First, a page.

“Ken Eisold is one of the few analysts who have offered both a meaningful analysis of our profession’s difficulties and a vision for a more vibrant future…Eisold has offered a clear-eyed critique of our profession’s shortcomings while also identifying its strengths and opportunities.” —Steven D. Axelrod, PhD, Psychoanalytic Psychology
"Eisold has nailed the never-more-important topic of the role of the unconscious in our thoroughly modern lives. He not only shows us how we avoid taking a deeper look inwards at our own peril, but he throws a life raft to the psychoanalytic profession along the way. It’s a must-read for anyone who believes that there’s more to our world than meets the eye, and who wishes to understand it. Eisold’s work is the culmination of an extraordinary career helping individuals and organizations know themselves, and we’re better off as a result of his efforts. This gem of a book is a tour-de-force."—Kerry J. Sulkowicz, MD
"What You Don’t Know You Know makes the eye-opening case that the unconscious is everywhere. It underpins every moment of our existence, just as much in the social arena as in individual life. Citing myriad compelling contemporary examples, Kenneth Eisold urges us to see that, if we intend to preserve our freedom--our freedom to think and feel, yes, but also our political and economic freedom--we must acknowledge the power and ubiquity of what we don't know we know. I'm convinced that he's right. His book is a must-read."—Donnel B. Stern, Ph.D., author of Unformulated Experience and Partners in Thought
"Ken Eisold's book is a bold undertaking. He takes the unconscious, which for too long has been relegated to the couch, and shows how it permeates language, cognition, organizational life and politics. This rediscovered unconscious will increasingly shape our day-to-day experience as the speed of change, and the unpredictable evolution of our own institutions, increase both felt risks as well as opportunities. This book is the beginning of our collective study of what Ken calls the "new unconscious." Read it!"—Larry Hirschhorn, Ph.D. and Principal, CFAR, Inc.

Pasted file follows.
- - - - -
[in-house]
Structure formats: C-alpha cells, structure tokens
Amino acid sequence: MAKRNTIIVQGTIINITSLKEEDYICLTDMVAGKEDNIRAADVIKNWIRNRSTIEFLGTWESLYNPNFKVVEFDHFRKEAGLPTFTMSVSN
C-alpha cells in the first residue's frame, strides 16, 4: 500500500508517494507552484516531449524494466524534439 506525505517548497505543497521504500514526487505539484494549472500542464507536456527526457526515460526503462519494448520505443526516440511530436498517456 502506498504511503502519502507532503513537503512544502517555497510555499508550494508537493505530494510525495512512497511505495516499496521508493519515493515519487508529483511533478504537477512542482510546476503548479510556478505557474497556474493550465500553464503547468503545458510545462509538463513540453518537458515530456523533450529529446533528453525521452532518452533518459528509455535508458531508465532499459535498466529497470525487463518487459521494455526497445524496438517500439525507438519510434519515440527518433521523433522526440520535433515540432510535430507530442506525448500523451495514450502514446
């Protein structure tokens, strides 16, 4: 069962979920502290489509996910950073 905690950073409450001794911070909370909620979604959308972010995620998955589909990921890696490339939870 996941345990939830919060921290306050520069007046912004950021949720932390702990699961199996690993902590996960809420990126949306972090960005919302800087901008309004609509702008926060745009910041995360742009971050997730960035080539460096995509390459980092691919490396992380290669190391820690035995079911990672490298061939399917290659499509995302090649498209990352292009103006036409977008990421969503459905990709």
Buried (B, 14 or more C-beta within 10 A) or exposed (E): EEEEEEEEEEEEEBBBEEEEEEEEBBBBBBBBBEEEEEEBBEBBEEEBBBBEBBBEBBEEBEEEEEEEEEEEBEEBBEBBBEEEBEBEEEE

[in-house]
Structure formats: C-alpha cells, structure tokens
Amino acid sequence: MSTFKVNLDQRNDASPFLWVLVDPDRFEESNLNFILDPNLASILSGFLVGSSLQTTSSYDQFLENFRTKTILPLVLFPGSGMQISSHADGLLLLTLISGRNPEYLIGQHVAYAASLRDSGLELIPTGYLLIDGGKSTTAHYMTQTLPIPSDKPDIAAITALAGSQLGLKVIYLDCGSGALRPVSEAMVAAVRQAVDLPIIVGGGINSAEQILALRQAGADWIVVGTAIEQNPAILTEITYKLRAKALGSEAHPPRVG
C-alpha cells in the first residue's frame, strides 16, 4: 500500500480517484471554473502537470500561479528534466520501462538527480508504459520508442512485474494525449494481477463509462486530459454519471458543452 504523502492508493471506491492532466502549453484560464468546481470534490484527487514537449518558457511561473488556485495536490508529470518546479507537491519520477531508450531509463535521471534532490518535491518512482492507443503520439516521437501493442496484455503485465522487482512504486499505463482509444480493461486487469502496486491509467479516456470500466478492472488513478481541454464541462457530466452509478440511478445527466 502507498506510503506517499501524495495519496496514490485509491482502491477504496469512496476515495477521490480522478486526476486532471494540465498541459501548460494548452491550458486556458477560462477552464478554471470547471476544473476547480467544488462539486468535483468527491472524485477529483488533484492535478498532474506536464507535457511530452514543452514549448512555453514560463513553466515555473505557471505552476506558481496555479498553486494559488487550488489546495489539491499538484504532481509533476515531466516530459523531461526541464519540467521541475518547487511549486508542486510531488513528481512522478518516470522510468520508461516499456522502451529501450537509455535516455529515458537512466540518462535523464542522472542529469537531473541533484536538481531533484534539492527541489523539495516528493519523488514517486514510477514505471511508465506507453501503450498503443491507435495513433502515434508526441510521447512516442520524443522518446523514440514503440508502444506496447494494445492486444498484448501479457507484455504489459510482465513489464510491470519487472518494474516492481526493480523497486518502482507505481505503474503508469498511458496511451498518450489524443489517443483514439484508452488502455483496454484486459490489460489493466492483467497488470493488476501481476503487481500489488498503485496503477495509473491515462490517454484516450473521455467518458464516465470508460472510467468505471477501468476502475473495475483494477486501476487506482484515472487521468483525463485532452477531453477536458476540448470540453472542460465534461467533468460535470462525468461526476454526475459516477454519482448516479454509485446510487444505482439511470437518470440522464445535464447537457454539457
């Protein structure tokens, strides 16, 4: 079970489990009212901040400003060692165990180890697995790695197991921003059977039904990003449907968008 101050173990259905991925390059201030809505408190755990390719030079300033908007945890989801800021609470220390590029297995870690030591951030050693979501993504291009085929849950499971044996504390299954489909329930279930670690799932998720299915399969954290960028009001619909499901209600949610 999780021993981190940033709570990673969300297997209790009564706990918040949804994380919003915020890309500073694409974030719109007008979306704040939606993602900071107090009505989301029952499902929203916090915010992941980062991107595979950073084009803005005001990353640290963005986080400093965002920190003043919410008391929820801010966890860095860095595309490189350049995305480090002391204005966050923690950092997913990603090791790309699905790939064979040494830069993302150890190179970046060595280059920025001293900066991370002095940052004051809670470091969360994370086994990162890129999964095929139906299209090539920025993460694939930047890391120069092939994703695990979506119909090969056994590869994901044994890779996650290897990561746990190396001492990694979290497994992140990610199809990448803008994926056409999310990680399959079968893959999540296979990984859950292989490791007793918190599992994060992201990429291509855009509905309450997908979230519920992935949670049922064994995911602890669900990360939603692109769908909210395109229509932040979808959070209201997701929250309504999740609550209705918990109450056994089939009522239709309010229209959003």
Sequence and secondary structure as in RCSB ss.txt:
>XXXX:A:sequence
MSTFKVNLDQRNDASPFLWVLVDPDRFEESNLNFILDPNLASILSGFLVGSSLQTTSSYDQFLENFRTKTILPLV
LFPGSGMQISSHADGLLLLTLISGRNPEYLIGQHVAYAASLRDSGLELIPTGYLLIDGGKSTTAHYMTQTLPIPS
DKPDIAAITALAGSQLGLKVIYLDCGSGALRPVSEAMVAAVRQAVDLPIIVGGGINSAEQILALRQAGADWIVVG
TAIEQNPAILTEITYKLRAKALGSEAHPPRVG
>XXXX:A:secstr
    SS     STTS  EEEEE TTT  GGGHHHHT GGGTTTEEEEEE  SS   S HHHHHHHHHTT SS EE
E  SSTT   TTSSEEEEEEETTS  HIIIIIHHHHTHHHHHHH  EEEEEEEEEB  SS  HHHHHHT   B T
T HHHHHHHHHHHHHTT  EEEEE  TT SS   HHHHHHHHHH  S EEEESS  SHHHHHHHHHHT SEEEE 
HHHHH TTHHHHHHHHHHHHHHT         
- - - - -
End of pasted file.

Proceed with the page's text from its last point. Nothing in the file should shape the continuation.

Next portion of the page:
"Ken Eisold provides a nicely written account of the many ways unconscious processes appear in our lives. An especially attractive feature in his telling is that unconscious material can be friendly as well as fearful. Make friends with your unconscious, and it can serve you well."—Clayton P. Alderfer, Ph.D.
"In this fascinating and wide ranging book Eisold takes us on a tour of leading edge developments in the exploration of the role of unconscious processes in everyday life. Deftly roaming across fields such as psychology, politics, organizational dynamics, public policy and conflict resolution, Eisold provides us with an exciting glimpse of this emerging interdisciplinary understanding of the unconscious that leads to a radical revisioning of human motivation as well as the nature of the relationship between the self and others."—Jeremy D. Safran, Ph.D., Professor of Psychology, New School for Social Research